Stay At Home Dads: Statistics About Fathers As Primary Caregivers
Every parent is a working parent. The only difference is where they work.
Being a stay-at-home dad seems like a solid gig. Particularly if you have finances locked down thanks to killer investments, a career-minded partner, or cushy reality TV show deal (at least until you got cancelled after one season). Sadly, that’s not the reality for the vast majority of stay-at-home dads, a population that has been steadily increasing since the late ’80s.
At 2 million, the number of stay-at-home dads in 2012 was nearly double what it was in 1989, thanks only in tiny part to that reality show. In fact, it was the Great Recession that helped that number reach its highest point, 2.2 million in 2010, according to a recent Pew study.
READ MORE: The Fatherly Guide to Stay-At-Home Parenting
Many of those dads have since bolted back to outside-the-home work environments as unemployment has decreased; 23 percent of those surveyed said they were only home because they couldn’t find work. Ironically, almost exactly the same number, 21 percent, said they stayed home because, well, they just wanted to. In other words, for every stay-at-homie who says there’s nowhere he’d rather be, there’s one that would rather be anywhere else. Both groups, however, are outweighed by the 35 percent of dads parenting from home due to serious illness or injury.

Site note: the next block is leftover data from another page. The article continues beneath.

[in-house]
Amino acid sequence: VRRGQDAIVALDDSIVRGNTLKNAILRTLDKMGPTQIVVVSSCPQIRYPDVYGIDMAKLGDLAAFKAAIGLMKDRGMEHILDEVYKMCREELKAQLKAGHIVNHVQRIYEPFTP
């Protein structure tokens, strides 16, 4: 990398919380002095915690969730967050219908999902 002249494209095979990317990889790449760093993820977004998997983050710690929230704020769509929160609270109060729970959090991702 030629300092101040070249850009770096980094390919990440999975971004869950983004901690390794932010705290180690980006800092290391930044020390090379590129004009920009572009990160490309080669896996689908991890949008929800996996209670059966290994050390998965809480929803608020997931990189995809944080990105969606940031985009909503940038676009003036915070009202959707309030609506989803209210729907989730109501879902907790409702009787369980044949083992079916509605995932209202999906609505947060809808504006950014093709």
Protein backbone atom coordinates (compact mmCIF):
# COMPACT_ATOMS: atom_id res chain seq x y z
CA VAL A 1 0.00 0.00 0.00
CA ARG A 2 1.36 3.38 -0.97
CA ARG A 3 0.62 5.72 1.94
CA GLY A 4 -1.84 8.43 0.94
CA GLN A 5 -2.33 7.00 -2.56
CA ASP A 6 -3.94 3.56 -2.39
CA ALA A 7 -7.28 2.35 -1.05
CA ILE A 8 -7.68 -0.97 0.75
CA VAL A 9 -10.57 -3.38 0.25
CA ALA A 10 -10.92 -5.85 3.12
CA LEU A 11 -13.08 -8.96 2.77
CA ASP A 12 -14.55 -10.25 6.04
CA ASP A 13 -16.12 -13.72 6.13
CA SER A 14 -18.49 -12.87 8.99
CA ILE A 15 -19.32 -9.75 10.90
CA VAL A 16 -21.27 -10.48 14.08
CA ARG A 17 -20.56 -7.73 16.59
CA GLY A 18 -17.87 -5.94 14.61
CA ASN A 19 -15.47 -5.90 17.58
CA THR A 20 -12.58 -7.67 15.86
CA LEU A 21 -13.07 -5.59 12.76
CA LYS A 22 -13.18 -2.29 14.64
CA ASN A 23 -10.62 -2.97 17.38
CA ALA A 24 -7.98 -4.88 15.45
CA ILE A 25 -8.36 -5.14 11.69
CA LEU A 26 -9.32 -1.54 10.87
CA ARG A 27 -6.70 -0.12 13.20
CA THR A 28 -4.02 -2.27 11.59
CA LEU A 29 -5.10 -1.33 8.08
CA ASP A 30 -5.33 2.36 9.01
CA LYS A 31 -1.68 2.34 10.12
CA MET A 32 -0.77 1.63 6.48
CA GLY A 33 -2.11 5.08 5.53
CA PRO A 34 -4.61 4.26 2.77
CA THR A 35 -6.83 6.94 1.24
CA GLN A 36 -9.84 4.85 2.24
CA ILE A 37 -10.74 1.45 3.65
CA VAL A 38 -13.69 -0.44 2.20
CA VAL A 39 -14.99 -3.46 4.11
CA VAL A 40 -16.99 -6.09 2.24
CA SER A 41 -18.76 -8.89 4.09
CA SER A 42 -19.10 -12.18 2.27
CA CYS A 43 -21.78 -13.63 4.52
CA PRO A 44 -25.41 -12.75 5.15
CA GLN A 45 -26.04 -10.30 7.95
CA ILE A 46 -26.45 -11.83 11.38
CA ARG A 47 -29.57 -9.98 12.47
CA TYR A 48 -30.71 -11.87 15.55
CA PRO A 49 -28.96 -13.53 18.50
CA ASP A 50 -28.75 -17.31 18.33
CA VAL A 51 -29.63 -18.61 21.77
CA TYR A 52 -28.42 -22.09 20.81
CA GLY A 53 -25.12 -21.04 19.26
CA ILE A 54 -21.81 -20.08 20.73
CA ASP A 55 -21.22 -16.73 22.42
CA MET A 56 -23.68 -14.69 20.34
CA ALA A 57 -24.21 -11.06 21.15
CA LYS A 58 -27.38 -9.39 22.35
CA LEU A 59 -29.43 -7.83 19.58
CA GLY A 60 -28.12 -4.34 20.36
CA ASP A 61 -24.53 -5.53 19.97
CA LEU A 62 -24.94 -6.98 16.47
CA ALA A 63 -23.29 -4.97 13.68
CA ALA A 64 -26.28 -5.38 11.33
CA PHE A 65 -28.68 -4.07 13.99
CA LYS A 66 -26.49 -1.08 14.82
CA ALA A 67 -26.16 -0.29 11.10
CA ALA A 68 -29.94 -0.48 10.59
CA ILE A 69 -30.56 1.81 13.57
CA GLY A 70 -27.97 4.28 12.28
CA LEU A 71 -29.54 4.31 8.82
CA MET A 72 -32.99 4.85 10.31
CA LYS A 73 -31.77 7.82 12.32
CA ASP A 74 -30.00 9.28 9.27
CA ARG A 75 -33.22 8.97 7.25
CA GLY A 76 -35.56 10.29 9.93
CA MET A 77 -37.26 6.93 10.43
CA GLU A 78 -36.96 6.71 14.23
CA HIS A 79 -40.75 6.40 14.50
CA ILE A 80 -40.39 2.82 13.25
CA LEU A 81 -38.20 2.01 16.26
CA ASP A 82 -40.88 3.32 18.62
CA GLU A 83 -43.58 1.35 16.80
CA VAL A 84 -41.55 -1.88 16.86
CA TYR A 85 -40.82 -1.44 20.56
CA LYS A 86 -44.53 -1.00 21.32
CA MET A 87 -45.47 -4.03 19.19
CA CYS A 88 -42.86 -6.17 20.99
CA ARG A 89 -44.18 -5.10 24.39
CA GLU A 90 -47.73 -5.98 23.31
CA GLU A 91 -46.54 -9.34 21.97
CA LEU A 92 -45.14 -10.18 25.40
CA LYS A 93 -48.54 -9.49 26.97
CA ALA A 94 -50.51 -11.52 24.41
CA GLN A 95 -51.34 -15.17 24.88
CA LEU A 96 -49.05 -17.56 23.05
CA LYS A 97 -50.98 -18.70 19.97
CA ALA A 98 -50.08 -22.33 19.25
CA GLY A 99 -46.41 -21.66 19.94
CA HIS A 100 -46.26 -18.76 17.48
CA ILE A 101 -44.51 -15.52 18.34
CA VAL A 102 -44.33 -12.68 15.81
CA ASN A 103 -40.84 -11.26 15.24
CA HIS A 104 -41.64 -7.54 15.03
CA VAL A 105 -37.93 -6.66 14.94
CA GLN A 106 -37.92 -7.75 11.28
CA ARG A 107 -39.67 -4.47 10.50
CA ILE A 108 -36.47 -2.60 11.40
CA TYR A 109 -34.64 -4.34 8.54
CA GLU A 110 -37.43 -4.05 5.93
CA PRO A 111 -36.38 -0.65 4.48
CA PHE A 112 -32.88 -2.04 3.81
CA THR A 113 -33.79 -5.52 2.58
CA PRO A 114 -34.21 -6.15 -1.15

Pew wonders if that has anything to do with the fact that nearly twice as many stay-at-home dads, compared to stay-at-home moms, are over the age of 40. That’s roughly the age when lifting a 4-year-old becomes more likely to result in Exploding DadBack, to use a medical term.
Although the numbers have dipped slightly due to the aforementioned employment trends, the stay-at-home dad is still very much a creature you can expect to see more often in the wild. Problem is, societal opinions have yet to catch up. In another Pew survey, 51 percent of respondents said kids are better off if their mother is home, not working. For the Dads? Only 8 percent said those kids’ lives would improve.
It appears that the out-dated gender dynamics still plaguing women at work are just as big an issue for guys whose workplace is the family. Maybe everyone should be talking about this a little bit more.